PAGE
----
The presidency says it has started with implementing remedial actions proposed by the Public Protector's report on Nkandla.
In the statement, the presidency says letters of reprimand have been sent to the ministers involved- Public Works Minister, Thulas Nxesi, former Police Minister, Nathi Mthethwa, and former Public Works Minister, Geoff Doidge.
It further says President Jacob Zuma will pay back a reasonable amount for the non-security upgrades on his Nkandla homestead.
This follows the Constitutional Court's judgement ordering President Jacob Zuma to comply with the Public Protectors recommendations.
Xolani Gwala spoke to Gia Nicolaides, EWN reporter following the story and Deputy Minister of Public Works, Jeremy Cronin, who defended Minister Thulas Nxesi saying he should not be reprimanded on Nkandla.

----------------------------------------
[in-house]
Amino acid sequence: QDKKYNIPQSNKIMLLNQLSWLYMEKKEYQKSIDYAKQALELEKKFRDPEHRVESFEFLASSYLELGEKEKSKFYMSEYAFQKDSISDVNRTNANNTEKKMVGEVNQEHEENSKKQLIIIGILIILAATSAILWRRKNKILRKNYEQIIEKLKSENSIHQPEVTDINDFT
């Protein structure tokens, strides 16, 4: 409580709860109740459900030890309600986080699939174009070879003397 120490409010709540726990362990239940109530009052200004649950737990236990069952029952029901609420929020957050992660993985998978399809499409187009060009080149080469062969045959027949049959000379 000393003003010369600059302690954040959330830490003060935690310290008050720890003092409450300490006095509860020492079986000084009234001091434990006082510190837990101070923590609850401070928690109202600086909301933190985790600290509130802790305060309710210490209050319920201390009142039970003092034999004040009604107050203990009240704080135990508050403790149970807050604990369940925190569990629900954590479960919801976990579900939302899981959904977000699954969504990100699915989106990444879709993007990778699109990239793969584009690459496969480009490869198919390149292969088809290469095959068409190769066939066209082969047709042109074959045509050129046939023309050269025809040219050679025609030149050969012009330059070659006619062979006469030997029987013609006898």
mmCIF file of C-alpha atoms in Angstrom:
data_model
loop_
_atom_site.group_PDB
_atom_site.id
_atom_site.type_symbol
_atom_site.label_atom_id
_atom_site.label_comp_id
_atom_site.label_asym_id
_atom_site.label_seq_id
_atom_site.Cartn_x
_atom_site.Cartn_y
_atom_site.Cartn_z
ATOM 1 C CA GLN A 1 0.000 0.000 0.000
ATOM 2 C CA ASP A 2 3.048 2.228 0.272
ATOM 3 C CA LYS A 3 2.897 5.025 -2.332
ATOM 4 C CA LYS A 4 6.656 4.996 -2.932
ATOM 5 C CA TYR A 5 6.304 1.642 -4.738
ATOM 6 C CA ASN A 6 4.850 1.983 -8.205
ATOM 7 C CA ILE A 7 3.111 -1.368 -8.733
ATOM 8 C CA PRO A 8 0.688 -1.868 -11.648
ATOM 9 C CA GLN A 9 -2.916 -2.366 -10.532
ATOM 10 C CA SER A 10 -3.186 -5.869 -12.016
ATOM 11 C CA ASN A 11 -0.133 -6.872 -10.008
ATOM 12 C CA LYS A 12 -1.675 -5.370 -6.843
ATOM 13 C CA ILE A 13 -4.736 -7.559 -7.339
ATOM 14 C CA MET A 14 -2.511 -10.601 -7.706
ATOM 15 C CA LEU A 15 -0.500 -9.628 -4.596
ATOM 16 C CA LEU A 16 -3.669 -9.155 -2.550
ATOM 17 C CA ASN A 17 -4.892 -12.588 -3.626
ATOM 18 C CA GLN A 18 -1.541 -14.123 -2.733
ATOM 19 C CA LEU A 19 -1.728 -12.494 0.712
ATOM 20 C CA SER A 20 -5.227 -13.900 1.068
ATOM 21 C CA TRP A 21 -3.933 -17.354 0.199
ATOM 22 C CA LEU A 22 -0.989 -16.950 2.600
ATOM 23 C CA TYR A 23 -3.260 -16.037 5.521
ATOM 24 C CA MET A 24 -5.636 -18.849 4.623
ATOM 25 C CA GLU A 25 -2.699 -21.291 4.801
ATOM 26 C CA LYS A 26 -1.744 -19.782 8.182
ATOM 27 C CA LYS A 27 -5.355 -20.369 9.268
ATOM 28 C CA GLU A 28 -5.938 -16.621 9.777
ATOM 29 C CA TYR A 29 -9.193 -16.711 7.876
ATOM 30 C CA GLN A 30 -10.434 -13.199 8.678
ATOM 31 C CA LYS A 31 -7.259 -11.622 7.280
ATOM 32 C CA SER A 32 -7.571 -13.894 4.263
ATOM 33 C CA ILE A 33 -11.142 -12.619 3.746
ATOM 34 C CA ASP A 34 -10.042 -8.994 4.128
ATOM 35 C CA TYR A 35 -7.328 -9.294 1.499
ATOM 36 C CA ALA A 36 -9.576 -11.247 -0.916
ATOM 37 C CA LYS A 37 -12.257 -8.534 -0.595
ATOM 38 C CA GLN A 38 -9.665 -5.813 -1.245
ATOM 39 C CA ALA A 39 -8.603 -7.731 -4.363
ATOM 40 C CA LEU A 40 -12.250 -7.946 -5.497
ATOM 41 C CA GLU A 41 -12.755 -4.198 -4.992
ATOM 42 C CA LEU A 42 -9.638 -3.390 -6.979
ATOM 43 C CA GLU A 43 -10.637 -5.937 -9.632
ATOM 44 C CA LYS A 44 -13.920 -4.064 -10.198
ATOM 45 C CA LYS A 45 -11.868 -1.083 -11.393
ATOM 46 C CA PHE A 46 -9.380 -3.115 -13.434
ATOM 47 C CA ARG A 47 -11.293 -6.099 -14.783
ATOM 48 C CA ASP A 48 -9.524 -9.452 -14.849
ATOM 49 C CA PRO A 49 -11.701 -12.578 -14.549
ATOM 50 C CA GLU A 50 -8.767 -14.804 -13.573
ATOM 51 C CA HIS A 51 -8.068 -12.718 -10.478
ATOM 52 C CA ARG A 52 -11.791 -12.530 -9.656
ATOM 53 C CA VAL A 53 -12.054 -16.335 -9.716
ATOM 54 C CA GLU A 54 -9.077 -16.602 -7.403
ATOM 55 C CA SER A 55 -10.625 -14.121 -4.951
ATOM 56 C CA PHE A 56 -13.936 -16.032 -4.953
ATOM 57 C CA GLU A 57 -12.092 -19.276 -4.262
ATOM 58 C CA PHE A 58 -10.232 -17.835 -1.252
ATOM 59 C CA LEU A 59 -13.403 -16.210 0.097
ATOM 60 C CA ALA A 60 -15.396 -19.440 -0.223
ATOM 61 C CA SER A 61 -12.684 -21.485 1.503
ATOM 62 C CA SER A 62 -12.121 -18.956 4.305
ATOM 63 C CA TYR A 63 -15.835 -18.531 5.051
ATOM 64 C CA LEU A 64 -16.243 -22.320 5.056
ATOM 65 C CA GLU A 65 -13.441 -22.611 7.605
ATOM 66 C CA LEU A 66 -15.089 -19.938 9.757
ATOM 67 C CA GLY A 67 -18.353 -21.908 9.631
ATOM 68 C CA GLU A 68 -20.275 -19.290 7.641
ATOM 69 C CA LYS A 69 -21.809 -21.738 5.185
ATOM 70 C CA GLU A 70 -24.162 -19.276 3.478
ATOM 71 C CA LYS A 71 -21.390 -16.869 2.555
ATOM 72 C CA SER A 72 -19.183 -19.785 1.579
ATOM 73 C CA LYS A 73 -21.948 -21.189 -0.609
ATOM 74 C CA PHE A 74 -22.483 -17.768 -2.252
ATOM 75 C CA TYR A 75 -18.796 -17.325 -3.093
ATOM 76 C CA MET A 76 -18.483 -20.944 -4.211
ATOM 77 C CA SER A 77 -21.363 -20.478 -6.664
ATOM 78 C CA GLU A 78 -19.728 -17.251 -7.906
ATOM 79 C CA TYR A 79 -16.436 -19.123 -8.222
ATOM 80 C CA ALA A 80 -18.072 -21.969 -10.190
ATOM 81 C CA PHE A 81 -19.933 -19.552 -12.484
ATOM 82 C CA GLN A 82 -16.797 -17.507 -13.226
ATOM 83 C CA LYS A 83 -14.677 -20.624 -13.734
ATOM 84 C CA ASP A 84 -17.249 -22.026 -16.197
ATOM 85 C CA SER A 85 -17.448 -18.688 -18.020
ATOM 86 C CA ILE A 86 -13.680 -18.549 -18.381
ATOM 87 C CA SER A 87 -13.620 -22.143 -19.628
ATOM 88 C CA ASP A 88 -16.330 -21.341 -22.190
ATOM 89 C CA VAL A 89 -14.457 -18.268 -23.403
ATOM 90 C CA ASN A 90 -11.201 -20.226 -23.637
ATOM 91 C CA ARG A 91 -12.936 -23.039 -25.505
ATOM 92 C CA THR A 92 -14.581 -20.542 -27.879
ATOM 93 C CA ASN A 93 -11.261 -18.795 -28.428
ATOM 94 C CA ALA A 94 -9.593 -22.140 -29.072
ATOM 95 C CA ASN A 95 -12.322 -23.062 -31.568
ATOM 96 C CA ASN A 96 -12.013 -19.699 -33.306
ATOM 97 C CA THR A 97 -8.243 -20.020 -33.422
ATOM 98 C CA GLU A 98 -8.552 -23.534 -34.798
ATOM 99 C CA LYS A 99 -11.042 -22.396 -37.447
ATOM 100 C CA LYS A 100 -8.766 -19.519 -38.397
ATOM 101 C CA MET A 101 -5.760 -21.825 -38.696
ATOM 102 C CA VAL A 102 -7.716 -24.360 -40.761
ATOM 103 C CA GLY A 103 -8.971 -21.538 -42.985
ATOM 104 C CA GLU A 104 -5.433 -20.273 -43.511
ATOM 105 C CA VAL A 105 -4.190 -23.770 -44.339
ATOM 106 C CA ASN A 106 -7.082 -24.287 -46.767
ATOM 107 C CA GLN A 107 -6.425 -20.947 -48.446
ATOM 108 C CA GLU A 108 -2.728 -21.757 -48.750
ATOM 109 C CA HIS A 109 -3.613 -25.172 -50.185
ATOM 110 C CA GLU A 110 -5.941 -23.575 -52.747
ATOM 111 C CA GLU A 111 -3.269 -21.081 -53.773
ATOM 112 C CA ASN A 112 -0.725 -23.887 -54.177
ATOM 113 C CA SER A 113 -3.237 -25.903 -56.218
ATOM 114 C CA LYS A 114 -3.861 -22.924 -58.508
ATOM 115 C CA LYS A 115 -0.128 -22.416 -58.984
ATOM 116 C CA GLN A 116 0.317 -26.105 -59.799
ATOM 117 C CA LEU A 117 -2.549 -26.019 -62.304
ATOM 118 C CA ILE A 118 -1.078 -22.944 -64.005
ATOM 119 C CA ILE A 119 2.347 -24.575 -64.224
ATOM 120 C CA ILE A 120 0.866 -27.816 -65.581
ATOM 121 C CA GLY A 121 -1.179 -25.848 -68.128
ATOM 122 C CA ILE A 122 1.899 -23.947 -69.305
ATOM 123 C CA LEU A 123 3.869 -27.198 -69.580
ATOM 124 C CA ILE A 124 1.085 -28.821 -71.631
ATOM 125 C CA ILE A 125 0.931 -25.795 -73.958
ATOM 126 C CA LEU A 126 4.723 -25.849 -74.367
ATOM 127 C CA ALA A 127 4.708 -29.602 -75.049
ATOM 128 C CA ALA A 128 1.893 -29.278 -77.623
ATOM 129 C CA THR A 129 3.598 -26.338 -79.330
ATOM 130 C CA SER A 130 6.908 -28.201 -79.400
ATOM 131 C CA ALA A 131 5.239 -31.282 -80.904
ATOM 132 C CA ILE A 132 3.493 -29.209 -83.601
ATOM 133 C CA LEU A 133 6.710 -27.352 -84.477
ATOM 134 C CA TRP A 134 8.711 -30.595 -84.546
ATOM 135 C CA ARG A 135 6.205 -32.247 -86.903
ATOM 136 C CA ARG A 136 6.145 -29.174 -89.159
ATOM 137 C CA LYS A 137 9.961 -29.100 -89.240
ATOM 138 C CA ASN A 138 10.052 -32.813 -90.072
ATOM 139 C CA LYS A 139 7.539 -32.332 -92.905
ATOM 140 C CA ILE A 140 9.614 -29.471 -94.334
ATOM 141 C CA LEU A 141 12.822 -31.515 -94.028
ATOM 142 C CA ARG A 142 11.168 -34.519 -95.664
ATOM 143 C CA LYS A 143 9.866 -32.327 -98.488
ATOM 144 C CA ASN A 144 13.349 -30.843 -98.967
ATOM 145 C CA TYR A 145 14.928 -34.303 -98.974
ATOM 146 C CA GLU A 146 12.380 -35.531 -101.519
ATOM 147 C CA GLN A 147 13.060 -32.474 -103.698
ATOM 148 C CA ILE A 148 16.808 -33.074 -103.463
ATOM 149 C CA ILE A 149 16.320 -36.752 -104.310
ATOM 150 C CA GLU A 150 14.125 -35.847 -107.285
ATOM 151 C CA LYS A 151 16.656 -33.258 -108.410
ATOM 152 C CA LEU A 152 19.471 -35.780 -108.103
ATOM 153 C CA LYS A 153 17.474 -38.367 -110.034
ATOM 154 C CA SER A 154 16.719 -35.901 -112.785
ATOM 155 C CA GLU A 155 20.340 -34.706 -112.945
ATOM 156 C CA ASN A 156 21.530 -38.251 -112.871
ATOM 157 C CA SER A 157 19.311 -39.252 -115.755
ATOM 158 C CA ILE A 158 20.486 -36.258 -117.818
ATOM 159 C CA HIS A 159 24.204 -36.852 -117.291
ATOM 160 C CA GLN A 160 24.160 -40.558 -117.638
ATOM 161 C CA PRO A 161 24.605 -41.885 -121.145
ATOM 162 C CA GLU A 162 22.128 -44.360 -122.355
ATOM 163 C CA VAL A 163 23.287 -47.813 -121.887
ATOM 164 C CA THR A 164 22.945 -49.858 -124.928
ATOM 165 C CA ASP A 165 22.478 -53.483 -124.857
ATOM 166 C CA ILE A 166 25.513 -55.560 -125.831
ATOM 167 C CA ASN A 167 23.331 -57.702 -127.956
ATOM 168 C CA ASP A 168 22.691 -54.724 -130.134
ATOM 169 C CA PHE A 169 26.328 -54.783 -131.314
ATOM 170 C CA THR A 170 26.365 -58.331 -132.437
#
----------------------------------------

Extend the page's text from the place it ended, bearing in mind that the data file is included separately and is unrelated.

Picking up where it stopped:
Listen to the interview below....
They say the payment of a reasonable percentage of the cost for the non-security upgrades in Nkandla will be paid but now it's up to the treasury to determine that amount.— Gia Nicolaides, EWN reporter
So they should be back at the Constitutional Court at the end of May with that amount and then Zuma will be given another period of time to actually pay back that money.— Gia Nicolaides, EWN reporter
Our reading of the public protector's report and the Constitutional Court's judgement was that the references to the public works minister were explicitly to the former public works minister and were not at all directed to minister Nxesi. Clearly the presidency's advisers have a different view.— Jeremy Cronin, Deputy Minister of Public Works
I don't think Minister Nxesi is guilty of anything, but we need to accept responsibility as incoming minister and deputy minister.— Jeremy Cronin, Deputy Minister of Public Works